NL-Alert emergency warning test distributed nationally at noon
The loud, piercing push notification many mobile phone users received on Monday at noon was a test from the government’s emergency system NL-Alert. The test was only sent to phones that were turned on and charged, and whose users did not disable the alerts from being delivered.
People who had their phones on flight mode, or who were connected to either a German or Belgian telecom network may not have received the message. Also those using older 2G and 3G networks were not likely contacted. Everyone else should have received the message even if the mobile networks were overloaded.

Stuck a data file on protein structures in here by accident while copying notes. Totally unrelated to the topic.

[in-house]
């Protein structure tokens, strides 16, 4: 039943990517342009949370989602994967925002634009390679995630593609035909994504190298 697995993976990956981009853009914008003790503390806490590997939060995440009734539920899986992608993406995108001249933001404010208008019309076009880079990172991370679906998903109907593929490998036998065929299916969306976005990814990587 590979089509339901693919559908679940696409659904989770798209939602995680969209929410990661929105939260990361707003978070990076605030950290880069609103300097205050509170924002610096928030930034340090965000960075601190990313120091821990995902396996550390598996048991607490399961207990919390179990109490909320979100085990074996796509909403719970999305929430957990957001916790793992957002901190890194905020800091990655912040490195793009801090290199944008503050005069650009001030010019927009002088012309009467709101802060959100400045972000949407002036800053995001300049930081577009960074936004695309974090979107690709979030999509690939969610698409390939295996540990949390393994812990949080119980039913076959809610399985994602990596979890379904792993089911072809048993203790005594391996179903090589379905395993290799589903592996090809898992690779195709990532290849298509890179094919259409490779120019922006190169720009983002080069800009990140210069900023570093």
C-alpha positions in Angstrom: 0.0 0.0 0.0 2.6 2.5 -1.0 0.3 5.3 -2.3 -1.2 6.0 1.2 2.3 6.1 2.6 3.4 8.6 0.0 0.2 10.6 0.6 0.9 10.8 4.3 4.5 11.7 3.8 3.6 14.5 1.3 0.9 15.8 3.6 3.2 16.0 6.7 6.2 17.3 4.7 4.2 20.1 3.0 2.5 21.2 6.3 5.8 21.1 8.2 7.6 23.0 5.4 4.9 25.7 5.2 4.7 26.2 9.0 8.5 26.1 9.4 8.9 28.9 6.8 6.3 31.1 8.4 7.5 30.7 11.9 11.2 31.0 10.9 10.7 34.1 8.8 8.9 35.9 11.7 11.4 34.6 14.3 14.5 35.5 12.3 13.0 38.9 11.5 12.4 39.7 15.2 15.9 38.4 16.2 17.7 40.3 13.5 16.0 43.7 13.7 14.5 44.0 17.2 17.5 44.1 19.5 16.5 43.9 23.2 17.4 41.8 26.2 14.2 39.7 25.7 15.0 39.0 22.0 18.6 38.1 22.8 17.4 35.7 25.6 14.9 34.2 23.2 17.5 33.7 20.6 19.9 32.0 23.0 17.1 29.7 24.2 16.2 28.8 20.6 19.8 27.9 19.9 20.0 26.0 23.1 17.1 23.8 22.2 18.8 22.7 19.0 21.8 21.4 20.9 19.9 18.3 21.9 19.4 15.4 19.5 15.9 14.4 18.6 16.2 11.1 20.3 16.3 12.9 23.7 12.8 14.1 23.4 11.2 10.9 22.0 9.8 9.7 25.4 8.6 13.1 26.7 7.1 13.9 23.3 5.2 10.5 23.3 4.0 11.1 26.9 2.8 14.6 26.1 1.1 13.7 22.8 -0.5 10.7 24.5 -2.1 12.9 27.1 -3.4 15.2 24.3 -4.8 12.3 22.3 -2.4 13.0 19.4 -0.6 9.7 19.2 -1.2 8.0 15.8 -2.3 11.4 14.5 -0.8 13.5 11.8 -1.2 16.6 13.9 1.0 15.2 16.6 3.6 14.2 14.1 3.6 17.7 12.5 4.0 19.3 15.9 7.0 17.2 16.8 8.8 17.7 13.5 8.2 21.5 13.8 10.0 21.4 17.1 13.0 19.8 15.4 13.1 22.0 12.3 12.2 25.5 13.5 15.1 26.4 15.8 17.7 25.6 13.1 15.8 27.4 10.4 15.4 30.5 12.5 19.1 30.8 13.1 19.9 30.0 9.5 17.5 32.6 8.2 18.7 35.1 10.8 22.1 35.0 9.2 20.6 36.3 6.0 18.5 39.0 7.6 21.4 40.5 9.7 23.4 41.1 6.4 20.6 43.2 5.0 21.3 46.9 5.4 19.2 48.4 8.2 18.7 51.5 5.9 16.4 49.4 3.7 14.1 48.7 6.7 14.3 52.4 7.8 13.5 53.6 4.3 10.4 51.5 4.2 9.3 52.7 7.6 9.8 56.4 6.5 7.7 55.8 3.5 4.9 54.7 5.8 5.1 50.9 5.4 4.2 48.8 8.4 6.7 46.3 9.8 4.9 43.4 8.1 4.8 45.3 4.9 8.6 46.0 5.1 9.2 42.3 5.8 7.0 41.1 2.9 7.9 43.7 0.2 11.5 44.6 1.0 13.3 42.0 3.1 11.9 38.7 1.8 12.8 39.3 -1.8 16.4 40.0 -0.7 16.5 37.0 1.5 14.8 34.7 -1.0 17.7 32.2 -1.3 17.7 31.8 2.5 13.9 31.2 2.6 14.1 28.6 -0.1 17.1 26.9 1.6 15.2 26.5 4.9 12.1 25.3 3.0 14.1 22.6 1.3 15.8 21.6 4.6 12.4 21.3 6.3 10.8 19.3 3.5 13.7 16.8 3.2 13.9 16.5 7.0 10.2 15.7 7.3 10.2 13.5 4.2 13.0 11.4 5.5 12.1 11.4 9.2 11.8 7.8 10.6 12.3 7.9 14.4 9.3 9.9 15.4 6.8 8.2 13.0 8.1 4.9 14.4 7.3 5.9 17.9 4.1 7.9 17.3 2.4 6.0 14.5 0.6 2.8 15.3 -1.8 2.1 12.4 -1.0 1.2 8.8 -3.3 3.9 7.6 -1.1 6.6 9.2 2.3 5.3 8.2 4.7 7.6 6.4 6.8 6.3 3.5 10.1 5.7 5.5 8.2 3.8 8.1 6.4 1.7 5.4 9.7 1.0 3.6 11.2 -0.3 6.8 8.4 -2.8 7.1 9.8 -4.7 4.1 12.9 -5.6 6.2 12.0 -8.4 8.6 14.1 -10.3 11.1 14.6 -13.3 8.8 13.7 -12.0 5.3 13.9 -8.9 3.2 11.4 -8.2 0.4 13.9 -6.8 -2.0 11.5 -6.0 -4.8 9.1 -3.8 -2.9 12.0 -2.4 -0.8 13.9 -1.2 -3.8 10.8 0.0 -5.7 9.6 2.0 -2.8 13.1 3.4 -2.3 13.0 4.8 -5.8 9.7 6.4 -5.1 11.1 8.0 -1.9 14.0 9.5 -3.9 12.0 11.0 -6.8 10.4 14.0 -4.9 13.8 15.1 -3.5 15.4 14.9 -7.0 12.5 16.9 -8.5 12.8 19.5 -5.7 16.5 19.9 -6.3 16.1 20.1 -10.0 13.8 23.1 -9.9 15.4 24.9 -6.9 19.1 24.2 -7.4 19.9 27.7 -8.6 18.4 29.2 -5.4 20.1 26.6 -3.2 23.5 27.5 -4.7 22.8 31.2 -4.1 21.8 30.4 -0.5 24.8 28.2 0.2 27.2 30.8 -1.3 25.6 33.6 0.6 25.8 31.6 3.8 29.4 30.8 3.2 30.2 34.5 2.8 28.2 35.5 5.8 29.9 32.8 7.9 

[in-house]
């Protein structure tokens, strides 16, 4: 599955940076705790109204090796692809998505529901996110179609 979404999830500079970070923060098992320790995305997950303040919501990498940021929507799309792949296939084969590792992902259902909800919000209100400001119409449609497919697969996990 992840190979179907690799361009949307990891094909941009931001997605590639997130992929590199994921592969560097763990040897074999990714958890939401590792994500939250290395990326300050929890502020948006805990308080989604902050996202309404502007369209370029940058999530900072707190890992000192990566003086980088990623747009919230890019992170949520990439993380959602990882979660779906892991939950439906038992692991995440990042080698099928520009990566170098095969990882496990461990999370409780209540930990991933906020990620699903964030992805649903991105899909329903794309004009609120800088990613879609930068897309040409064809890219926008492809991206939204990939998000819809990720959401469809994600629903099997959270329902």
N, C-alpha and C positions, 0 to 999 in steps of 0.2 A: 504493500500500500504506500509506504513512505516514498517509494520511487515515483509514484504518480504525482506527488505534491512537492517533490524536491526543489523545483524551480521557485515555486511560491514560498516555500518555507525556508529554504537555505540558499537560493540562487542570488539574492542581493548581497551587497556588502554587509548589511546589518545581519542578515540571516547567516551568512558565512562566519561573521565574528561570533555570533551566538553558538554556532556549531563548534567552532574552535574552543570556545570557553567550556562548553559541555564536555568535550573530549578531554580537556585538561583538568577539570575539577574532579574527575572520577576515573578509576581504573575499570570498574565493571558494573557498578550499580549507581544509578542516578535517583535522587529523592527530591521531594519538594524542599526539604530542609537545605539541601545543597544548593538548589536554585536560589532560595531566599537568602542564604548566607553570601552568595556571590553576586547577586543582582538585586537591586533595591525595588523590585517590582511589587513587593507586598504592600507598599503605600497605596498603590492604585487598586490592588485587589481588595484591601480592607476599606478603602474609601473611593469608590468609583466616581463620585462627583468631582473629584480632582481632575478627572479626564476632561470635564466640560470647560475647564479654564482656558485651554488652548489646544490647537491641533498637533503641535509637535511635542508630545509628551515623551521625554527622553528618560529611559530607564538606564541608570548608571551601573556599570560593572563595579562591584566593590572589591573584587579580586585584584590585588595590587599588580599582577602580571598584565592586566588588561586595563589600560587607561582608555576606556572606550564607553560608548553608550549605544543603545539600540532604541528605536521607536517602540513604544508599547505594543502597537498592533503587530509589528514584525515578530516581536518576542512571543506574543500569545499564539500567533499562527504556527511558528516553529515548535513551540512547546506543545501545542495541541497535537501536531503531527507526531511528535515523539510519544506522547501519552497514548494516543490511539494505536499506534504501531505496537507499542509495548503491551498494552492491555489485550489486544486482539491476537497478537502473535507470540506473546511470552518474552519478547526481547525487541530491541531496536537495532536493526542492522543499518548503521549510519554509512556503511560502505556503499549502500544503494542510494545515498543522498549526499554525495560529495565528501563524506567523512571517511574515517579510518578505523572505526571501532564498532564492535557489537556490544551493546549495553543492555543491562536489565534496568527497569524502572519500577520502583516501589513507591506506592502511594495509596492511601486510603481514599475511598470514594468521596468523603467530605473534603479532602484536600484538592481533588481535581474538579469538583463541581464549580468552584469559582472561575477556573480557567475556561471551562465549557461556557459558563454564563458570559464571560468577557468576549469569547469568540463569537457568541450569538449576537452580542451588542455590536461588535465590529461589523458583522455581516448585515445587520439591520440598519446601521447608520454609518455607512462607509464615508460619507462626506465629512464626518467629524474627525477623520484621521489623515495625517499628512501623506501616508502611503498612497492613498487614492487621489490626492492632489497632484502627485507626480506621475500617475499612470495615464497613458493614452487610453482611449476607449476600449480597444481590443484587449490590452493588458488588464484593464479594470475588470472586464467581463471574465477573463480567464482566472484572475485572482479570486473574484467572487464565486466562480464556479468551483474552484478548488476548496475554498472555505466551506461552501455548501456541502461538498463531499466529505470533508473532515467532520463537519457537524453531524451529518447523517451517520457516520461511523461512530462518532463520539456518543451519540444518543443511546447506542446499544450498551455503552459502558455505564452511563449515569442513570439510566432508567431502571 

Users were not required to carry out an action when they received the test.
The message may also have appeared on video screens at public transportation stops, and on digital advertising billboards.
NL-Alert sends out a national test approximately every six months to ensure the system is functional. It is used in cases of emergency, with all active mobile phones in a localized area able to receive a warning and instructions if any safety measures need to be undertaken.
In the case of a life- or health-threatening situation such as a heavy, unexpected storm the joint control room of the fire brigade, police department and ambulance will send out a warning message to all affected regions. The notification will contain information about what happened and instructions about how to remain out of harm's way.
The alerts are sent out automatically via the Dutch telecommunication system. The service is anonymous and free of charge.